Vilano Beach Art Fountain featuring 10, 2-foot by 2-foot mosaics created by Florida School for the Deaf and the Blind students. Each design features a well-known Vilano Beach scene. (Video by Phil Dignan)

Students also contributed to the mosaic artwork displayed along the Vilano Beach Nature Boardwalk, accessible a short walk from the fountain on Poplar Avenue.

The mosaic mural, one of several created by students from the Florida School for the Deaf and the Blind, welcomes visitors to the Vilano Beach Nature Boardwalk. (Photo by Phil Dignan)
The Vilano Beach Nature Boardwalk extends outward beside the Francis and Mary Usina Bridge that connects Vilano Beach and St. Augustine. Pictured is one of several mosaic murals depicting wildlife within the salt marsh. (Photo by Phil Dignan)

On a personal note, I applaud the efforts of the Vilano Beach Main Street group in having students from FSDB provide artwork as my parents, both of who were deaf, graduated from the school—Go Dragons!

Continuing the walk along Vilano Road brings you to sign of the times past.

The vintage Haley’s Court motel sign, which was restored to its original, 1940s-1950s look, is located on Vilano Road, where it stands to represent the art moderne-styled motels that served Vilano Beach motor tourists during the post-World War II era. (Photo by Phil Dignan)

Haley’s Court was one of several motor lodges that handled the tourist boom of the 1940s-1950s.

Postcard dated November 16, 1950, from Haley’s Court, Vilano Beach.

While Haley’s Court no longer exists, evidence of the architecture of its time can be found in the immediate area. One example is 180° Vilano Grill and Pizza.

180° Vilano Grill and Pizza, housed in one of the remaining art moderne buildings on Vilano Road, is one of several locally-owned restaurants in Vilano Beach. (Photo by Phil Dignan)

Adding to the classic, retro appeal of Vilano Road is its Airstream Row, which for most of the week consists of only three Airstream trailers showing no activity.

Airstream Row, Vilano Beach (Photo by Phil Dignan)
An outdoor area sits next to one of the trailers at Airstream Row. (Photo by Phil Dignan)

However, as advertised on the Vilano Beach Main Street website, Airstream Row hosts two events each month: outdoor music on the second Friday evening and a pop-up market on the third Saturday.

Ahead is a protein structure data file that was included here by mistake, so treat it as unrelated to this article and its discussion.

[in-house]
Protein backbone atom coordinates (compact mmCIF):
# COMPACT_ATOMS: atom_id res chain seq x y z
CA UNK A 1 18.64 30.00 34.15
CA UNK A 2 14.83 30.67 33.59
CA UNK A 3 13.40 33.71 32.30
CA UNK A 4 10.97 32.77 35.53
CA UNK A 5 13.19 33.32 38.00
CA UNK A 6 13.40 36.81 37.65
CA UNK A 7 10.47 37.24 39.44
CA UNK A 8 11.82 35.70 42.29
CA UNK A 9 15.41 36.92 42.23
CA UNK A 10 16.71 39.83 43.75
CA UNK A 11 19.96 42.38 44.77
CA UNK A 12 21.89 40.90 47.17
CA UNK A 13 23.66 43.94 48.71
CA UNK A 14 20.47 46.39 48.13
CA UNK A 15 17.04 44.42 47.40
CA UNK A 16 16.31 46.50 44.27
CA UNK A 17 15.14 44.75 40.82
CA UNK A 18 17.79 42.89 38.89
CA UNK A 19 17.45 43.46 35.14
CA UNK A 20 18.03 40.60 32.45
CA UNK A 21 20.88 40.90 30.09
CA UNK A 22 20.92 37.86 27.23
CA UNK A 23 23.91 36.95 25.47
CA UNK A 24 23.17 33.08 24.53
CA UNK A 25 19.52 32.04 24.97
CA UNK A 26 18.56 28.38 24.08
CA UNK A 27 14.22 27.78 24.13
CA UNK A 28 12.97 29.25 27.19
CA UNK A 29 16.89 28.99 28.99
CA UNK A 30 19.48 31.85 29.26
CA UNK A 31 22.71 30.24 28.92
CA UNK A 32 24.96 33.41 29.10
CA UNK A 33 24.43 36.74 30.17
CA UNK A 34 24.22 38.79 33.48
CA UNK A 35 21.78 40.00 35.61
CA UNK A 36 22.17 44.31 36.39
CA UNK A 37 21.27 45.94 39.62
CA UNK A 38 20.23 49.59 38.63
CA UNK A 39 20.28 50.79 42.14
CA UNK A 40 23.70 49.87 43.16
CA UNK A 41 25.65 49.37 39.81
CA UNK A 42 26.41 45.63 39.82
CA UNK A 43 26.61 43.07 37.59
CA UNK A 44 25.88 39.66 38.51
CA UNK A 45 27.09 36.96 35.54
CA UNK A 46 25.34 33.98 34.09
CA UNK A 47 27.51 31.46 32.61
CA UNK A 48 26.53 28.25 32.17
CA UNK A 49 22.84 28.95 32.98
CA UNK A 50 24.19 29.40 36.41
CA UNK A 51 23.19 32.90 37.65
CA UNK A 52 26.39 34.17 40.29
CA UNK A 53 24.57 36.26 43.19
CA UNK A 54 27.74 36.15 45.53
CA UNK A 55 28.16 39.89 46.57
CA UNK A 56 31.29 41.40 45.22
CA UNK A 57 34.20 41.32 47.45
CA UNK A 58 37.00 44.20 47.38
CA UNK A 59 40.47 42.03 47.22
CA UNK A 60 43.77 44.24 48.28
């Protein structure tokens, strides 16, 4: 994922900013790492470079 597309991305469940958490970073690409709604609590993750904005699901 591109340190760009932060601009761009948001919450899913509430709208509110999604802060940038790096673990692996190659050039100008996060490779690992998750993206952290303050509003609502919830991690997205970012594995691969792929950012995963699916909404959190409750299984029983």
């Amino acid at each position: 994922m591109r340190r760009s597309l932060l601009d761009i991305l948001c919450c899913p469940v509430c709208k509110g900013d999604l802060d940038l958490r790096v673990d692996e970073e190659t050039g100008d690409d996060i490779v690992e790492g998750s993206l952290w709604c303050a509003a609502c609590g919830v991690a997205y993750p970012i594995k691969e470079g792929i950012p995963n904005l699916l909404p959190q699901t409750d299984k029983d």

Beyond the roundabout along Vilano Road is the Vilano Beach Pier and a not-to-be-missed A1A photo opportunity—the Bluebird of Happiness.

The entrance to the Vilano Beach Pier leads to what was once the Vilano Beach Bridge, the original A1A route from the south into St. Augustine.
The Bluebird of Happiness, located at the foot of the Vilano Beach Pier, greets visitors near and far. (Photo by Phil Dignan)

This eight-foot-tall icon, in its current vibrant condition, has weathered several tough moments. Once an Orange Bird, it served to promote Florida’s citrus industry, before being brought to Vilano Beach in a rather deteriorated condition. Vilano Beach Main Street was instrumental in bringing to its current state and location.

A blog post by Suzanna Mars on March 20, 2010 provides information and photos of the Bluebird of Happiness prior to its current appearance today.

“The Bluebird of Happiness was once a key piece of Vilano Beach’s identity although Vilano Beach was its third home.  Shaped as two oranges and painted that sunny hue, the bird helped promote Florida orange juice along a major pre-interstate motor route.  In its second move in Vilano Beach, it became the bright blue good-luck totem at Newt’s Motel.  In all, the bird was moved four times before coming to an inglorious perch in a local marsh.  In 2008, the Main Street Group brought the bird to a sandy lot in the Vilano Beach Town Center where it stands today protected by a “cage” of chain-link fencing.  His wings appear to have been clipped, but eventually the Main Street Group hopes to restore the bird as a photo-op icon.”

Newt’s and Wilda’s Motel was owned by Newton and Wilda Haley, the same owners of Haley’s Court.

Another blog site sharing information and photos on the Bluebird of Happiness can be found here: The Goat: Bluebird of Happiness (May 29, 2010).

Through my online search on info on the Bluebird of Happiness, I found a few comparisons between it and the Southernmost Point in the Continental United States Buoy in Key West.

The Southernmost Point in the Continental United States Buoy, probably the most photographed spot in Key West. Behind our photographer was a huge line of people waiting to get a photograph taken.

Although more popular and well-known than the Bluebird of Happiness, it is hard to argue that the Bluebird is much more charming and cuter.